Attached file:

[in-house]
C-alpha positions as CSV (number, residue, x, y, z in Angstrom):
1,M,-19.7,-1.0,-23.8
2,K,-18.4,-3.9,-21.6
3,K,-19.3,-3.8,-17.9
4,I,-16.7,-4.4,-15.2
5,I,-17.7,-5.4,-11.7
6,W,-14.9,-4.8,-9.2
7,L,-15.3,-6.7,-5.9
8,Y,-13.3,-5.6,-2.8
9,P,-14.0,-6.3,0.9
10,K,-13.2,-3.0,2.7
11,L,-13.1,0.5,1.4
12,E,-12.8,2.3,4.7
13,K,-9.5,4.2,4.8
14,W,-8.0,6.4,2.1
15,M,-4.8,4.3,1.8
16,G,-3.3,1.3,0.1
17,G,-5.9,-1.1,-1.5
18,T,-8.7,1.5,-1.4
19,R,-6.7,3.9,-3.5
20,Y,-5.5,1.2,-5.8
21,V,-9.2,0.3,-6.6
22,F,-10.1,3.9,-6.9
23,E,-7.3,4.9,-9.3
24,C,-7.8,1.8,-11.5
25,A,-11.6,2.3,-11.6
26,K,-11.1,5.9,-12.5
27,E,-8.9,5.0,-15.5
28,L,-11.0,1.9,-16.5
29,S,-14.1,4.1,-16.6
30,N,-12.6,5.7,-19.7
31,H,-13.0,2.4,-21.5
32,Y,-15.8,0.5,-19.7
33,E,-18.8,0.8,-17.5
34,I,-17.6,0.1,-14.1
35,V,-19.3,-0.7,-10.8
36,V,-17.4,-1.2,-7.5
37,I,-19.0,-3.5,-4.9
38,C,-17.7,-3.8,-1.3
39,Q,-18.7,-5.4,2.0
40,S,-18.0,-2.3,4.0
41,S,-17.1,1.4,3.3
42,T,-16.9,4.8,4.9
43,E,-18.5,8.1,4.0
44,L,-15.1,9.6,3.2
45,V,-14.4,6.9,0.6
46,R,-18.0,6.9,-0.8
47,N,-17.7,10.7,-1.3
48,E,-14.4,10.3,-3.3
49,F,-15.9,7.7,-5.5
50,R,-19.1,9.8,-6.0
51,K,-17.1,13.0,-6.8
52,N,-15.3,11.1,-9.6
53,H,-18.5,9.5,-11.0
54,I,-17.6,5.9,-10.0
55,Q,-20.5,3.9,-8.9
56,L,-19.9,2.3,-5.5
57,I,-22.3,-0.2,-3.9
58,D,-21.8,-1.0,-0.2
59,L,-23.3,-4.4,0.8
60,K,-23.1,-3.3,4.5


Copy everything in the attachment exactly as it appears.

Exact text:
[in-house]
C-alpha positions as CSV (number, residue, x, y, z in Angstrom):
1,M,-19.7,-1.0,-23.8
2,K,-18.4,-3.9,-21.6
3,K,-19.3,-3.8,-17.9
4,I,-16.7,-4.4,-15.2
5,I,-17.7,-5.4,-11.7
6,W,-14.9,-4.8,-9.2
7,L,-15.3,-6.7,-5.9
8,Y,-13.3,-5.6,-2.8
9,P,-14.0,-6.3,0.9
10,K,-13.2,-3.0,2.7
11,L,-13.1,0.5,1.4
12,E,-12.8,2.3,4.7
13,K,-9.5,4.2,4.8
14,W,-8.0,6.4,2.1
15,M,-4.8,4.3,1.8
16,G,-3.3,1.3,0.1
17,G,-5.9,-1.1,-1.5
18,T,-8.7,1.5,-1.4
19,R,-6.7,3.9,-3.5
20,Y,-5.5,1.2,-5.8
21,V,-9.2,0.3,-6.6
22,F,-10.1,3.9,-6.9
23,E,-7.3,4.9,-9.3
24,C,-7.8,1.8,-11.5
25,A,-11.6,2.3,-11.6
26,K,-11.1,5.9,-12.5
27,E,-8.9,5.0,-15.5
28,L,-11.0,1.9,-16.5
29,S,-14.1,4.1,-16.6
30,N,-12.6,5.7,-19.7
31,H,-13.0,2.4,-21.5
32,Y,-15.8,0.5,-19.7
33,E,-18.8,0.8,-17.5
34,I,-17.6,0.1,-14.1
35,V,-19.3,-0.7,-10.8
36,V,-17.4,-1.2,-7.5
37,I,-19.0,-3.5,-4.9
38,C,-17.7,-3.8,-1.3
39,Q,-18.7,-5.4,2.0
40,S,-18.0,-2.3,4.0
41,S,-17.1,1.4,3.3
42,T,-16.9,4.8,4.9
43,E,-18.5,8.1,4.0
44,L,-15.1,9.6,3.2
45,V,-14.4,6.9,0.6
46,R,-18.0,6.9,-0.8
47,N,-17.7,10.7,-1.3
48,E,-14.4,10.3,-3.3
49,F,-15.9,7.7,-5.5
50,R,-19.1,9.8,-6.0
51,K,-17.1,13.0,-6.8
52,N,-15.3,11.1,-9.6
53,H,-18.5,9.5,-11.0
54,I,-17.6,5.9,-10.0
55,Q,-20.5,3.9,-8.9
56,L,-19.9,2.3,-5.5
57,I,-22.3,-0.2,-3.9
58,D,-21.8,-1.0,-0.2
59,L,-23.3,-4.4,0.8
60,K,-23.1,-3.3,4.5